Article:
Being 49 years old, I doubt if I'll be alive long enough to see that process fully take hold, but I would have to wonder if in 100 years, most of the streams in the Smoky Mountains are primarily brook trout streams and the rainbows and browns would be the rare find?

Jeff

silvercreek
07-07-2010, 04:48 PM
I know the bows and browns are interlopers, and I wish the brookies were MUCH more widespread, but honestly I would miss the bows and the browns. Each has it's on charms. Love catching any of them. Regards, Silvercreek

WVBrookie
07-07-2010, 09:52 PM
On the subject of Salvelinus fontinalis increasing their range: does anyone have historic pH data. With tougher legislation on coal fired boilers and emissions, has the acid rain problem decreased? This is an issue in northern Appalachia, not sure about southern end of the range.

On the subject of poisoning a stream to re-introduce a native species: If the species is not endangered, why?! The SABT is not only NOT endangered, it's NOT even threatened. I'm as big a native advocate as anybody, but this makes little sense to me. How many miles of stream does the SABT inhabit? Are 10 more (guess) miles going to make or break the species?

Look at the paiute cutthroat in California, a fish once listed as endangered and now listed as threatened. A group of environmental "nut jobs" filed a lawsuit in 2004 to stop the rotenone treatment, has once again filed a lawsuit to stop the treatment.

http://www.courthousenews.com/2010/06/17/28157.htm

The only remaining native watershed is now closed to fishing while this thing gets worked out. I plan to hit a nearby stream, with a transplanted population, at the end of the month to add this species to my native life list.


Mr. Casada,



I look forward to your book! I can recommend (I'm sure you've already read these) a couple of books from my library:

Brook Trout by Nick Karas
An Entirely Synthetic Fish: How Rainbow Trout Beguiled America and Overran the World by Anders Halverson
Also, the Eastern Brook Trout Joint Venture has a compilation of data from multiple state, federal, and public agencies.

Chris

MBB
07-08-2010, 09:37 AM
It is my understanding that the specks are reclaiming their territory due to the negative impact the severe droughts have had on the rainbow populations. Rainbows much prefer the turbulent water and the droughts have hurt the rainbow populations the hardest.

Stop and think about it, when did the rainbows really increase their range (outside of the orginal stockings) to the deteriment of the brook trout? It is my understanding this occurred in the 1950s through 1970s when we had plenty of water.

Jim Casada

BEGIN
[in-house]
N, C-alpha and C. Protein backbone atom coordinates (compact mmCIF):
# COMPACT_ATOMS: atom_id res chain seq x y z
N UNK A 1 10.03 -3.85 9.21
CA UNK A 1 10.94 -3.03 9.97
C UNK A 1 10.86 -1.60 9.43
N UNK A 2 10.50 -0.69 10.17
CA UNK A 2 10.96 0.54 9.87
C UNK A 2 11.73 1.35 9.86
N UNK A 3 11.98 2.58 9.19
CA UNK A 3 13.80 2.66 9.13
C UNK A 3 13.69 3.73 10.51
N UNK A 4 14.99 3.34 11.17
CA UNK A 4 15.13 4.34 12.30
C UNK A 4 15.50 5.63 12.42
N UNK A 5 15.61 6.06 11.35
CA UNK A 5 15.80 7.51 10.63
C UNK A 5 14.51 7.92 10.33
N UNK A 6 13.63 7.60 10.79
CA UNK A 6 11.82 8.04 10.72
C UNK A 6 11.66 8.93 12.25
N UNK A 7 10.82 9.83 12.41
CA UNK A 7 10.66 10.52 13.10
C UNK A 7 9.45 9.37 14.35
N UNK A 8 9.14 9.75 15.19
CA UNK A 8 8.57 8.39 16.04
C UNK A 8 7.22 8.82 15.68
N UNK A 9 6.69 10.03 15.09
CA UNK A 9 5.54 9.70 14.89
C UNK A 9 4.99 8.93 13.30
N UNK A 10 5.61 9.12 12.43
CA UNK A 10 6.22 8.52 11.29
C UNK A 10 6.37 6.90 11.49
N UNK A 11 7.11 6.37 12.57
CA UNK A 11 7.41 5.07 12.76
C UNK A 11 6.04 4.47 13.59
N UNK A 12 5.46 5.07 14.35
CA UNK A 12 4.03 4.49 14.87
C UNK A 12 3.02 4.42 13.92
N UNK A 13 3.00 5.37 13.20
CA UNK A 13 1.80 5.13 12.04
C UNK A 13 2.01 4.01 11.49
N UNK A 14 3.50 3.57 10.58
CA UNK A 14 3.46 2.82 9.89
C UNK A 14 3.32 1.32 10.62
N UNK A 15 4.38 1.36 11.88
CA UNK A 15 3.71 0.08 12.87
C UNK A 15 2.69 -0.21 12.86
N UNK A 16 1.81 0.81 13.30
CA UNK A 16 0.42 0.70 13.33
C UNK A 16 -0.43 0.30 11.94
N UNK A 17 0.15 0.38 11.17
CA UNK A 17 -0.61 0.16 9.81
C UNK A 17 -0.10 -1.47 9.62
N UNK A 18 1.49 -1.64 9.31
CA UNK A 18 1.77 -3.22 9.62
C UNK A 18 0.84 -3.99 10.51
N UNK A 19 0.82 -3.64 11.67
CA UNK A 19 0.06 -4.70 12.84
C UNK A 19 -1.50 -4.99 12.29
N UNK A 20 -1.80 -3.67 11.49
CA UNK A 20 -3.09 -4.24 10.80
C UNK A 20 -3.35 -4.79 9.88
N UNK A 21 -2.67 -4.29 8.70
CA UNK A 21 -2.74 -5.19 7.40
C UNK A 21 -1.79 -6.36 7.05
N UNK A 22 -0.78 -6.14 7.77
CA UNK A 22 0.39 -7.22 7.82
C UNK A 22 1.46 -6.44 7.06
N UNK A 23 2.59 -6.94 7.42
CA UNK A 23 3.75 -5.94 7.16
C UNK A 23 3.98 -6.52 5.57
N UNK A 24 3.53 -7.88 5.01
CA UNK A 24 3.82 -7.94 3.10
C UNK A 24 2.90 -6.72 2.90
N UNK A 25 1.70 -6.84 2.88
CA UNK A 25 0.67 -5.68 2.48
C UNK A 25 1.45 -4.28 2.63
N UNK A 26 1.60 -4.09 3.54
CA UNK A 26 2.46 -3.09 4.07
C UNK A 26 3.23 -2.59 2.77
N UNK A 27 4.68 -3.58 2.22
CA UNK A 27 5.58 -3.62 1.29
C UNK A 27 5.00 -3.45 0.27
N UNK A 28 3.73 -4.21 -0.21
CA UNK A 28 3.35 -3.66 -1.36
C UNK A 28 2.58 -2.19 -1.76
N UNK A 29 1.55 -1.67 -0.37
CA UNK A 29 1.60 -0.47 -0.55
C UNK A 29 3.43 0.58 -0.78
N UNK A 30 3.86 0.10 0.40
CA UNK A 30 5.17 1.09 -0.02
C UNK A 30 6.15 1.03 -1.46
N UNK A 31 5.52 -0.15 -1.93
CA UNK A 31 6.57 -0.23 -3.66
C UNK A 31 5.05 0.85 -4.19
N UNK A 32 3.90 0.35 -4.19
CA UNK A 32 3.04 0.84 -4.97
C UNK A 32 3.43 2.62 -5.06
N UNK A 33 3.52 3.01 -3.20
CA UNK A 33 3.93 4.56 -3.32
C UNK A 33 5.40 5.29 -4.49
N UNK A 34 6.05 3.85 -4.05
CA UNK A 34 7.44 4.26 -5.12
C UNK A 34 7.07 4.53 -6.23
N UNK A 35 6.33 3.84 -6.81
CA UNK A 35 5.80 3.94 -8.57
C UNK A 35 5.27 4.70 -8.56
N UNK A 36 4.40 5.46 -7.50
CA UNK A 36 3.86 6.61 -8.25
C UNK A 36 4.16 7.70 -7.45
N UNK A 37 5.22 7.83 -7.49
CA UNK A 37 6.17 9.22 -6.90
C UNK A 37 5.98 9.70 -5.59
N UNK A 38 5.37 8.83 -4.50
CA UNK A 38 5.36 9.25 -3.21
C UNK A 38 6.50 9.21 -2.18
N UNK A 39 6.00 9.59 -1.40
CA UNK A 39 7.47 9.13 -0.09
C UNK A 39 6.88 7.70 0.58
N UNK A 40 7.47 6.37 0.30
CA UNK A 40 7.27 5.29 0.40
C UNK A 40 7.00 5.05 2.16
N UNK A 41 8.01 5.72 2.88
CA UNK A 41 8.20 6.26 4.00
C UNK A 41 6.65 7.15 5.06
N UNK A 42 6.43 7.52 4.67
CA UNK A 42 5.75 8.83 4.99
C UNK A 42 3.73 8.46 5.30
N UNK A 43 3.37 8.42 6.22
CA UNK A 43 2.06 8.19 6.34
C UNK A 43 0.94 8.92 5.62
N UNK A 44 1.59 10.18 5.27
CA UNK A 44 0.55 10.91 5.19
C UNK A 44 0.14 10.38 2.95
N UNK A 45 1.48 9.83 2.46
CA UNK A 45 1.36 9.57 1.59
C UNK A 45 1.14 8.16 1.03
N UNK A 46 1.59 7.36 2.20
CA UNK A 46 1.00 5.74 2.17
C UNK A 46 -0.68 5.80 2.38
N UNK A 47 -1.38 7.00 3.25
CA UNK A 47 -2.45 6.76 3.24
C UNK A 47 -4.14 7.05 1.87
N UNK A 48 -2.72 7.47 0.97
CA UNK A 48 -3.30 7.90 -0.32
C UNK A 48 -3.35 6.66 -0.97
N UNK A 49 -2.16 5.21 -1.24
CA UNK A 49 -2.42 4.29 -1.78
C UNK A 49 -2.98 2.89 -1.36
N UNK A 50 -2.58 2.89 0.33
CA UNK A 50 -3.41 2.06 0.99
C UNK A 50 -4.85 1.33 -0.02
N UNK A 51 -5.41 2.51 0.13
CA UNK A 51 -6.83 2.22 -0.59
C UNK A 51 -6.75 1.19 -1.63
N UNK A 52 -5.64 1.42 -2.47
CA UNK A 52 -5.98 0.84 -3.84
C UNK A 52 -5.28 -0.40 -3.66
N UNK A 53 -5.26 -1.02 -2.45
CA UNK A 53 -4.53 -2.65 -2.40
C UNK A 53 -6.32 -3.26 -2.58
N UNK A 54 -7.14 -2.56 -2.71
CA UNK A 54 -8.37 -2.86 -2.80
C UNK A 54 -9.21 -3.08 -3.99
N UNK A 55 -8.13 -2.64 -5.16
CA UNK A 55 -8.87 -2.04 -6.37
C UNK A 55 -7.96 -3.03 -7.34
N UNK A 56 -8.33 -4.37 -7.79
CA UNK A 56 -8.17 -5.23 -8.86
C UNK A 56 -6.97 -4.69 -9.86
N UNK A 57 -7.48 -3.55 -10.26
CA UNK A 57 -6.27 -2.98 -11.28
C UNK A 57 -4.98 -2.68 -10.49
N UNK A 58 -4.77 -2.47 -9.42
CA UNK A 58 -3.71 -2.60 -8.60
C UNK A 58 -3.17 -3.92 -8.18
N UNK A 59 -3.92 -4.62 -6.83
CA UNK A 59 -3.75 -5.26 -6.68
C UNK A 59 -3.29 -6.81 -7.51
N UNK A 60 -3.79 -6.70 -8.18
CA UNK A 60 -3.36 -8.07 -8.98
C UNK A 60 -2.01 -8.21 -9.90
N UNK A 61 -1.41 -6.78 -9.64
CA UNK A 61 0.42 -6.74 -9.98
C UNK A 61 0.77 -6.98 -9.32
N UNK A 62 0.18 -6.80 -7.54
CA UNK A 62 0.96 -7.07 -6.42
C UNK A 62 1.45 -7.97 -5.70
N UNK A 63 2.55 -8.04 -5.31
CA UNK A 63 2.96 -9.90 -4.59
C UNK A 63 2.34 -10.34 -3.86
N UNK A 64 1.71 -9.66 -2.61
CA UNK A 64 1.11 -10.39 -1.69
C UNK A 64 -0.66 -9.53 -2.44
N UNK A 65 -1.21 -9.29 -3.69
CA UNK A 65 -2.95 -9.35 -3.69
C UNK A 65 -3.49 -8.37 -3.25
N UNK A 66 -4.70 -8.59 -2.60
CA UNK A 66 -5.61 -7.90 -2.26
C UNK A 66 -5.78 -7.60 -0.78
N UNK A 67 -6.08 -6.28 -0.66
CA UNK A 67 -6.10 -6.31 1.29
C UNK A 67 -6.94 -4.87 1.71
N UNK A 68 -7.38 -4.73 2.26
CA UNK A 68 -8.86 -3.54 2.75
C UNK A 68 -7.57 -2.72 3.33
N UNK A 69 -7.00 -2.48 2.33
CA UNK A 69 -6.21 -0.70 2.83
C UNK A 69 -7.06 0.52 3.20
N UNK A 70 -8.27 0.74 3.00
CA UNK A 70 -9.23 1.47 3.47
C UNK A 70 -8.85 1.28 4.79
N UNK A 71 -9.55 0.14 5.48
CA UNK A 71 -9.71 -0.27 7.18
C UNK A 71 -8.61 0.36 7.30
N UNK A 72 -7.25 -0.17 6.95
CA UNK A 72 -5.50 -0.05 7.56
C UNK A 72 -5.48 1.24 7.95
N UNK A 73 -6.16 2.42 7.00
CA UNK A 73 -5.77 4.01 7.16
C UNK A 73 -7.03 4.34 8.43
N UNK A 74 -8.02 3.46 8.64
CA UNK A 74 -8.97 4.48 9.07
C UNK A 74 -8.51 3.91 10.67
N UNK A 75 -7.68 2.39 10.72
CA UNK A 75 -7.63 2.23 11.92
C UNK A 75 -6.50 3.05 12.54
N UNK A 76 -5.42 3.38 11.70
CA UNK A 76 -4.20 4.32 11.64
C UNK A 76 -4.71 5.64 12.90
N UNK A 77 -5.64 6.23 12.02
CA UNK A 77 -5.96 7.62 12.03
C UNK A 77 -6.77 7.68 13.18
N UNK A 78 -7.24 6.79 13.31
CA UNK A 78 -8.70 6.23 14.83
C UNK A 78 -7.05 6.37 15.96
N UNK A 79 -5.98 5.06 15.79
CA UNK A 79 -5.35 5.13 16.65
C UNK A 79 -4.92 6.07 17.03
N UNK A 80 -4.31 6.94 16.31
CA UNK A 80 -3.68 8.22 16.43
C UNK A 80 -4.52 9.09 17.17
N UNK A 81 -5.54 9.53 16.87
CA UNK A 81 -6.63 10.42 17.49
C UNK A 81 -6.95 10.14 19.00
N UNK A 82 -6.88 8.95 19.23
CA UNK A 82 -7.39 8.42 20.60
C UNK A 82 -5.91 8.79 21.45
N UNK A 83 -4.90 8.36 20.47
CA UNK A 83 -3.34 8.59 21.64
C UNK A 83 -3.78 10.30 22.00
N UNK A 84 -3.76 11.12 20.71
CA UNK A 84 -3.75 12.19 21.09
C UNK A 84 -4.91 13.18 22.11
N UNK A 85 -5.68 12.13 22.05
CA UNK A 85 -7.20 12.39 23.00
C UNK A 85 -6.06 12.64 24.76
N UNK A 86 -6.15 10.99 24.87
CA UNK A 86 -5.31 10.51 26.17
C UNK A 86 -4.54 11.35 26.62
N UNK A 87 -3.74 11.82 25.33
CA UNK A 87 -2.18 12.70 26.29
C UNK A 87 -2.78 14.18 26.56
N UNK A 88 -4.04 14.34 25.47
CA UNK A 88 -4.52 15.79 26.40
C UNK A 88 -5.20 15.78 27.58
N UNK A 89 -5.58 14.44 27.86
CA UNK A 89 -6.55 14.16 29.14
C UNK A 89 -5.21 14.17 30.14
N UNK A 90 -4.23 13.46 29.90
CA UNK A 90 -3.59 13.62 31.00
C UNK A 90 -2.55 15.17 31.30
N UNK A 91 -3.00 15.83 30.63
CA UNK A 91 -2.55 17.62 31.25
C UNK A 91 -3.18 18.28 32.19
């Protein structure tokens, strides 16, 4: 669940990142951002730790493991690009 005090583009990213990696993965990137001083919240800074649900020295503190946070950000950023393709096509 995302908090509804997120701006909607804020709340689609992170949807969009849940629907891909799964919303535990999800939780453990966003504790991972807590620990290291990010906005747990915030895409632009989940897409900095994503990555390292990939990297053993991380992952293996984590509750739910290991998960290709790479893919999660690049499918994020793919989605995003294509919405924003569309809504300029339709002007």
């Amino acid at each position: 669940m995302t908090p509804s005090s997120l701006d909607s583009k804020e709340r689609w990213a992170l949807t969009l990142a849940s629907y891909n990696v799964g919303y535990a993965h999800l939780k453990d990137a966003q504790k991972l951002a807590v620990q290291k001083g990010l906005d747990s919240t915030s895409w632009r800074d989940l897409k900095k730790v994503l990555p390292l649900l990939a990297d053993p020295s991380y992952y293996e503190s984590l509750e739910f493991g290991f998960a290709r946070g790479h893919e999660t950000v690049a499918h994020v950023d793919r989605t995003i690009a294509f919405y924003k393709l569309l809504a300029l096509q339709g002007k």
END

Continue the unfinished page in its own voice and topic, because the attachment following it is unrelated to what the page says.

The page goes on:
07-08-2010, 01:34 PM
WVBrookie--Thanks. I have the Karas book in my collection, along with about 15,000 other books (to the enduring dismay of the missus) but not the one on rainbows. I'll have to acquire it, and your point about a rather small gain in terms of stream miles (in exchange for a great deal of monetary expenditure and work hours) is an interesting one with considerable validity. It won't be popular in a lot of quarters, but I rather suspect you are on to something with the implied message that the real success story of speck restoration is Mother Nature. Thanks.
Jim Casada
www.jimcasadaoutdoors.com (http://www.jimcasadaoutdoors.com)

Jim Casada
07-08-2010, 01:39 PM
MBB--Good point, although your time line is a bit off, at least on the N. C. side. Rainbows were the dominant fish in most streams even before the creation of the Park, and as you say, they were likely aided in that dominance by lots of water. This story is a many-sided, complex, and intensely interesting one, at least to me, and you guys posting thoughts is really helpful. Thanks.
Jim Casada
www.jimcasadaoutdoors.com (http://www.jimcasadaoutdoors.com)

TNBigBore
07-08-2010, 02:25 PM
Let’s not forget that the native species may not have a competitive advance over an introduced species just because it evolved there. I have fished a fair amount in Montana, Idaho and Wyoming. Out there the brook trout is the introduced species and is considered something of a pest. It has displaced native cutthroat in many areas. That is not to say that the rainbow or brown has any competitive advantage over the brook trout in Southern Appalachia.

As for acid runoff in Southern Appalachian streams: not nearly the problem that they have in West Virginia. The freestone streams where our wild trout live are naturally acidic with low buffering capacity, but are not generally in areas that were mined extensively. I do not have the actual records, but remember taking pH and alkalinity measurements on all streams I sampled in the 90s. When comparing to the oldest data we had, we did not see any significant change in pH. The only streams I remember being too acidic for trout were usually the result of a road cut through one of the various acidic shale formations.

nvr2L8
07-22-2010, 09:22 PM
Jim,

I asked Steve Moore about Road Prong. He said that rainbows had never been introduced to the upper regions of this stream and that there had never been a need for a restoration effort. So you were correct in assuming that they were simply trying to protect the native population in closing it.